Because of his grief over his father's passing, Hamlet begins the play as a young kid. Hamlet is confronted with a difficult dilemma after witnessing the spirit of his father, who urges him to murder Claudius in order to avenge his father's death. Hamlet begins to go mad as a result of the spirit of his father's request and his scepticism about the deed. When Hamlet finally succumbs to evil, he goes on a killing spree, murdering numerous people in the process. This phrase portrays Hamlet wondering whether to murder his self or others. "To sleep: to die; No more; and by a slumber to declare we're done. I've been through so much pain and so many shocks in the natural world. To have flesh as an heir would be a happily-ever-after. Therein is the rub: for in that slumber of death, who knows what nightmares could occur. It must give us pause once we have left this earthly coil: that is respect. That's what makes tragedy so long-lasting" (Shakespeare, 1909, Act 3, Scene 1).
The nefarious influences that both of the major protagonists confronted are another point of comparison. Events, people, and most importantly, spiritual beings all had an impact on both. Both the good and the evil spirits try to persuade him to join their cause in Dr.Faustus Following is a quotation from Faustus in which he argues which spirit to follow. "How conceited am I of this? Shall I command the spirits to bring me everything I desire, to clear up whatever doubts I may have, to carry out whatever dreadful task I set for them?" (Marlowe, 1905, Scene 1, Act 1). The wicked spirit, on the other hand, is victorious, seducing Faustus with promises of wealth, fame, and pleasure.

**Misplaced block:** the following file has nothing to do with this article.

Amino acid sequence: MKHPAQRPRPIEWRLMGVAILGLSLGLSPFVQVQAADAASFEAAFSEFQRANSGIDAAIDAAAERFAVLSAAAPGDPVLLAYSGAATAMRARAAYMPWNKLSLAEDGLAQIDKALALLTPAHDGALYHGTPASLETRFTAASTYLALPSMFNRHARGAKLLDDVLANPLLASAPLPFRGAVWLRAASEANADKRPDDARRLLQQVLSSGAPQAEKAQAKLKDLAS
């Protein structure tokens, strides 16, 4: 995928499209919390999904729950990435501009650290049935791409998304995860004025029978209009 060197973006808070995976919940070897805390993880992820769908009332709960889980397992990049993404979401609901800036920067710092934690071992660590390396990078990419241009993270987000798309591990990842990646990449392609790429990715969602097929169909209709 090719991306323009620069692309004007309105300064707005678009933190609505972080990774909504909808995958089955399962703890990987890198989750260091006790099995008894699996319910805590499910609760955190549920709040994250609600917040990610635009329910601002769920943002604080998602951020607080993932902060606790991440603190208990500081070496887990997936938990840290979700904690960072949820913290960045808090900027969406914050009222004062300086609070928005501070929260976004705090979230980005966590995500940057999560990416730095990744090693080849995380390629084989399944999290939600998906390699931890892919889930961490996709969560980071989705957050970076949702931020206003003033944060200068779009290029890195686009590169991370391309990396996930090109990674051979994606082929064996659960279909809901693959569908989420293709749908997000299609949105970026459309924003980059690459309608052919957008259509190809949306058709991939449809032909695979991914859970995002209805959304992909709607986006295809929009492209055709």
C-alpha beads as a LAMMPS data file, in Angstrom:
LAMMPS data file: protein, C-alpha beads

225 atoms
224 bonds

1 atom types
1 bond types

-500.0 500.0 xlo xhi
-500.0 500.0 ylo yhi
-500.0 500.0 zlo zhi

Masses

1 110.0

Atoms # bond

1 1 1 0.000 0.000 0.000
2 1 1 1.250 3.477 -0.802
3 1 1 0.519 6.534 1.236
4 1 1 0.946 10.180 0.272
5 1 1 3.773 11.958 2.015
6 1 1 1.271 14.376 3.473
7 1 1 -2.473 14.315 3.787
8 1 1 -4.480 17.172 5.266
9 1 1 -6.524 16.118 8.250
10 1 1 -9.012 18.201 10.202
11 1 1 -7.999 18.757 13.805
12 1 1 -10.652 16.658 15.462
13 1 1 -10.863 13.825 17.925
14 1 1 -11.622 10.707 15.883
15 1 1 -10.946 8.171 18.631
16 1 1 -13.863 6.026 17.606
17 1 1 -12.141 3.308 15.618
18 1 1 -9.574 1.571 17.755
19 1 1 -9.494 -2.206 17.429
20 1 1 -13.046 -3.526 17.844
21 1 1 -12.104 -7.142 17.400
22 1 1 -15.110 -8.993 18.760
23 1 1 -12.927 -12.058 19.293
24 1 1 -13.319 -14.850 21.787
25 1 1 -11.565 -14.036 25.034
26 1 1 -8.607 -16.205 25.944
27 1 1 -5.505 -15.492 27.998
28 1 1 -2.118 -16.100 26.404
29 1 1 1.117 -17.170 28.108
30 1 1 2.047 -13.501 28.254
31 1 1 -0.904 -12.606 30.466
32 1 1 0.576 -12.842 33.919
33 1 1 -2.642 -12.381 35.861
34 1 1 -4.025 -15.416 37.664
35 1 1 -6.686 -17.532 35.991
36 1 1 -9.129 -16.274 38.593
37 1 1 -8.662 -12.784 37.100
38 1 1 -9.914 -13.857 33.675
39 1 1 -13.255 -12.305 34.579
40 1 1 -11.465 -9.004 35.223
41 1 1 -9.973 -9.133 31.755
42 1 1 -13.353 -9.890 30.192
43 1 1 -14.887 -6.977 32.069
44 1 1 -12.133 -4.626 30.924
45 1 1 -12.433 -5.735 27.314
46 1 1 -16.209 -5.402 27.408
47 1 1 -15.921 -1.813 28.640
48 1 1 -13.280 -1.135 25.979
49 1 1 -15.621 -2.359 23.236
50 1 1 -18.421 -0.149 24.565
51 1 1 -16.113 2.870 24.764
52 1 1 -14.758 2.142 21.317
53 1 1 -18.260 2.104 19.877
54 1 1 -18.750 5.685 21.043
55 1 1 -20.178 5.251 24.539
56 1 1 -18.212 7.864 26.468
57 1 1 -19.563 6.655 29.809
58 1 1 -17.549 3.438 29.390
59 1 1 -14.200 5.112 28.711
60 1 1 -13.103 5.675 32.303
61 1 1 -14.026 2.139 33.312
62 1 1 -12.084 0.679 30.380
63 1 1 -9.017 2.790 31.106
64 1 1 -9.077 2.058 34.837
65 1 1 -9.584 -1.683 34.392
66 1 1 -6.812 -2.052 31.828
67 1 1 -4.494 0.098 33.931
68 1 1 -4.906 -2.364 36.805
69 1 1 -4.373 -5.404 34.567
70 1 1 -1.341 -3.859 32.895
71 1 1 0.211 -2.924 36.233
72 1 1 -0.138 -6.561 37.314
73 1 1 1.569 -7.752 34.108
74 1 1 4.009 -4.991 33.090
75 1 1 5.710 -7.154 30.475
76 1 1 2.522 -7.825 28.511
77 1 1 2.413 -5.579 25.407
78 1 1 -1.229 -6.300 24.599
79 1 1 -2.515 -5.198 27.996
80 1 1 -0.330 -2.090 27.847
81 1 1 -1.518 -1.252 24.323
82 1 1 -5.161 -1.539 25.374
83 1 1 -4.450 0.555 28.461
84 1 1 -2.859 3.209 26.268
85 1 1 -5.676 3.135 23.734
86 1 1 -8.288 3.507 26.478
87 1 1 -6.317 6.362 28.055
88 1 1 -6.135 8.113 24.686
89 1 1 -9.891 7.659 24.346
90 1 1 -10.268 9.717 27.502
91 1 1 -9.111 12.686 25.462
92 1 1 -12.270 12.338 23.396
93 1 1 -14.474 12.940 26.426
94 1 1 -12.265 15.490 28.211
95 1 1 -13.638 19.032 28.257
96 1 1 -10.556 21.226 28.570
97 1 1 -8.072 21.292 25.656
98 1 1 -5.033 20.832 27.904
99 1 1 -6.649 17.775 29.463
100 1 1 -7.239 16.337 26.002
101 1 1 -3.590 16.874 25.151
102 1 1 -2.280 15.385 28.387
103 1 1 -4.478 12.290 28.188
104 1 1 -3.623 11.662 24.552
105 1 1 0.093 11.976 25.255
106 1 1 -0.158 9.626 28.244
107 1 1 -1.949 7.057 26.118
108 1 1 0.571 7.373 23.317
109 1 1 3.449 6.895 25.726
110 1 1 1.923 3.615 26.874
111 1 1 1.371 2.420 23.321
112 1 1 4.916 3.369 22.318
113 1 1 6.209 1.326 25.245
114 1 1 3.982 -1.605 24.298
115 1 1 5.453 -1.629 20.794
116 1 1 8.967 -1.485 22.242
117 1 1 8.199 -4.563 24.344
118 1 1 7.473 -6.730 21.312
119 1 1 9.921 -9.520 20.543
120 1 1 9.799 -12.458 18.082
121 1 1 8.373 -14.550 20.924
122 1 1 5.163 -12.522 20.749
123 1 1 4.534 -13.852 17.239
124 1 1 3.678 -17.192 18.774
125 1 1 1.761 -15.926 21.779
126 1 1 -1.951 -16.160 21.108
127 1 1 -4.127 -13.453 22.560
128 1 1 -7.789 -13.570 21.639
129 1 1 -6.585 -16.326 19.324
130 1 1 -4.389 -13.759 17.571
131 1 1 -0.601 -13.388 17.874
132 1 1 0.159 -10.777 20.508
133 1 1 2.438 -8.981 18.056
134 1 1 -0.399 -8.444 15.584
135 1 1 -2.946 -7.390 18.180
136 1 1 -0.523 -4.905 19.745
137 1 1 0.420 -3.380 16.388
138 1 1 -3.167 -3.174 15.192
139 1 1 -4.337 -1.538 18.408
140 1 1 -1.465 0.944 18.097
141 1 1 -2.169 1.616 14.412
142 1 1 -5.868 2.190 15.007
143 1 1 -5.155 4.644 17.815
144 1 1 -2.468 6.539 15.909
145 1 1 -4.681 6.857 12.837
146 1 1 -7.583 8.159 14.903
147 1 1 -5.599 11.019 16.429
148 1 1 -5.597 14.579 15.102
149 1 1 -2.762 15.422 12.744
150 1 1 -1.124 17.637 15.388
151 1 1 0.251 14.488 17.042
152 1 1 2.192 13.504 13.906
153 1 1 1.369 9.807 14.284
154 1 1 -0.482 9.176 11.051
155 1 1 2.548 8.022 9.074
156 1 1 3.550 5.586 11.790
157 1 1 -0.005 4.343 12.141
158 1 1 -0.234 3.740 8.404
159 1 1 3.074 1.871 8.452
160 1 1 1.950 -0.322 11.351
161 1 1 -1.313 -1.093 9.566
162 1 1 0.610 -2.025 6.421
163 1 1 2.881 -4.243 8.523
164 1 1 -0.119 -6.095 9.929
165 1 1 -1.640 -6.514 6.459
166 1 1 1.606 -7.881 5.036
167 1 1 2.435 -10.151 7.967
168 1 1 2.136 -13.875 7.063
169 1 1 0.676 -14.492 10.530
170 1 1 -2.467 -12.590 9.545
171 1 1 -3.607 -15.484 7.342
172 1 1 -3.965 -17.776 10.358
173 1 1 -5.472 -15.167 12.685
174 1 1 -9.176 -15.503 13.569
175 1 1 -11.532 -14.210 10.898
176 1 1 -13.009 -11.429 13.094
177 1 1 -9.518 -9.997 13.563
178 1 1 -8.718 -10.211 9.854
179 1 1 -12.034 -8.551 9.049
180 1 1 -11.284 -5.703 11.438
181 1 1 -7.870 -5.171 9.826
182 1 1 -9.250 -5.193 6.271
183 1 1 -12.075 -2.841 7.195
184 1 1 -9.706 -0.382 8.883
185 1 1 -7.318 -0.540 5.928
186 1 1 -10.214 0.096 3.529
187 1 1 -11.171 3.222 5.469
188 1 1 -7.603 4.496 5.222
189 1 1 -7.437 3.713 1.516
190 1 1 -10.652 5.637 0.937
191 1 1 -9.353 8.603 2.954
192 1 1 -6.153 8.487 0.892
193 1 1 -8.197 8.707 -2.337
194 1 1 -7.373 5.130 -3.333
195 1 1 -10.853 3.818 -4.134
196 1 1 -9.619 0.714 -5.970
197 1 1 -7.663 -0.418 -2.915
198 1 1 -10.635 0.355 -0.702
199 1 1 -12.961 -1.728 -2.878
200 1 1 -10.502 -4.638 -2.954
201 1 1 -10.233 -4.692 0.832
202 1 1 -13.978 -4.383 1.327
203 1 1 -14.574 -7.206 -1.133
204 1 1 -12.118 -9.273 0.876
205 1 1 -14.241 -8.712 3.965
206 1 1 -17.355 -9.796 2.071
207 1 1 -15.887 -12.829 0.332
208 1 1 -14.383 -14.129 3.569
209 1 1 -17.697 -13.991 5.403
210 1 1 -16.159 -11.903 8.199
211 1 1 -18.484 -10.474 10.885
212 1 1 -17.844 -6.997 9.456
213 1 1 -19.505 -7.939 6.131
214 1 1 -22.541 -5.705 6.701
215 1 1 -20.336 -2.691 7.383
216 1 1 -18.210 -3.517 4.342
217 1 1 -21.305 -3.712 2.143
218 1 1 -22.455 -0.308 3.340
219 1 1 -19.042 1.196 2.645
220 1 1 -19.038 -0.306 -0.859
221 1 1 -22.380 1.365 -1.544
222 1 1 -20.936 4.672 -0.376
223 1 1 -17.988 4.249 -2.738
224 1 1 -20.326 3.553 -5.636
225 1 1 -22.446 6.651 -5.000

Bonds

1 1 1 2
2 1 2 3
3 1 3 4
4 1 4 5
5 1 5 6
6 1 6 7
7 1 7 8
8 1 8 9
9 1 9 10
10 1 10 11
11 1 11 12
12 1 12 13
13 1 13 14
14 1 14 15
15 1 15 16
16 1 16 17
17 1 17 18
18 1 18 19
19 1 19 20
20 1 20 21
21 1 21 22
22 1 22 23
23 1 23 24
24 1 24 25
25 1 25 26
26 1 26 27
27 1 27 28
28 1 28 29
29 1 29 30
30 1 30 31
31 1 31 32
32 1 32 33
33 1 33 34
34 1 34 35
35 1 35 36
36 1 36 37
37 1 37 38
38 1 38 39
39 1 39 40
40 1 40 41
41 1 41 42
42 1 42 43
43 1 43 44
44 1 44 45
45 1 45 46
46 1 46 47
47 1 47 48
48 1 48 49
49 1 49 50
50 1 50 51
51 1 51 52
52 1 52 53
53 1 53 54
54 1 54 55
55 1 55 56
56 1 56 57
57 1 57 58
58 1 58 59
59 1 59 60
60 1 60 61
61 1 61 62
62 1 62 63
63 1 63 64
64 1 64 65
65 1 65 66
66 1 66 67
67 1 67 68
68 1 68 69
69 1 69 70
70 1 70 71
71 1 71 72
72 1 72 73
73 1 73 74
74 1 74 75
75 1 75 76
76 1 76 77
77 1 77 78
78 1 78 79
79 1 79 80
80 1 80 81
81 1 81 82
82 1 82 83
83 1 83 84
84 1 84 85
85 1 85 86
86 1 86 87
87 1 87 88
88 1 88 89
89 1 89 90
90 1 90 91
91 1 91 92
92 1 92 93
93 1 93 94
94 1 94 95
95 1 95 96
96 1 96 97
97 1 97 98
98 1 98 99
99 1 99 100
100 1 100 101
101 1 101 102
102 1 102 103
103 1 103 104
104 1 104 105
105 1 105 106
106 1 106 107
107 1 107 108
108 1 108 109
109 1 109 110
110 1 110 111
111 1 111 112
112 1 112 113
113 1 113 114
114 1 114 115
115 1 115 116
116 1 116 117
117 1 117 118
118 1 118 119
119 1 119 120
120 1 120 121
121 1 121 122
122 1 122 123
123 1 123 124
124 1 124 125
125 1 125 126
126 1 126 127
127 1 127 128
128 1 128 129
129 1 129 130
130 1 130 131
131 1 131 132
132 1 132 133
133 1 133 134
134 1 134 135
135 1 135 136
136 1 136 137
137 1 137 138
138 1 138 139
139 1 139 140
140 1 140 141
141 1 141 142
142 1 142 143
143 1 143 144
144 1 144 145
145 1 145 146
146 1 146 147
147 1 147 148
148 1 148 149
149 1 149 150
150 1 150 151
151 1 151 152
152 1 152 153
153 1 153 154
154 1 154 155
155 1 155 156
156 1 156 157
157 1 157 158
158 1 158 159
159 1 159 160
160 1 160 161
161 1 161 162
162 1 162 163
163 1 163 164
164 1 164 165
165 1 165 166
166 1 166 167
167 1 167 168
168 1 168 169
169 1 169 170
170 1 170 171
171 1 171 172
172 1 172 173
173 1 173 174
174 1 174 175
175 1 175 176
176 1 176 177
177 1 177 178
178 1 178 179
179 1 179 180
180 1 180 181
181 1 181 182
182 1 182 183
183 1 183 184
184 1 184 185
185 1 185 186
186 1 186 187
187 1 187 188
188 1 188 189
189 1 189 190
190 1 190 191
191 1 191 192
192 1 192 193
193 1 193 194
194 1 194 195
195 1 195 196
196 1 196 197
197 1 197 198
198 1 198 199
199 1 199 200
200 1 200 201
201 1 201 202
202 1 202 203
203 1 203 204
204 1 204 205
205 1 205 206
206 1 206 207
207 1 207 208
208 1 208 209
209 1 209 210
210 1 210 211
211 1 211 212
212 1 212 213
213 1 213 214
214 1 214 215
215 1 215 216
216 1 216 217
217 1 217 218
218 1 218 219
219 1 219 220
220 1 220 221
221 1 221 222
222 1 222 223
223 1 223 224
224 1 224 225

When a ghost, purporting to be Hamlet's father, urges him to murder for vengeance in Hamlet, Hamlet agrees. This ghost, professing to be in favour of justice, is encouraging Hamlet to murder Claudius. The next phrase shows Hamlet's desire to commune with the spirit, which he lets to affect him. "Speak to me if thou hast any sound, or if thou usest thy voice" (Shakespeare, 1909, Act 1, Scene 1). More many often, Hamlet's father's ghost approaches, pleading, "So art thou to revenge" (Shakespeare, 1909 Act 1, Scene 1). As Hamlet's father, the spirit had a strong emotional hold on him, making it simple for him to follow in its footsteps.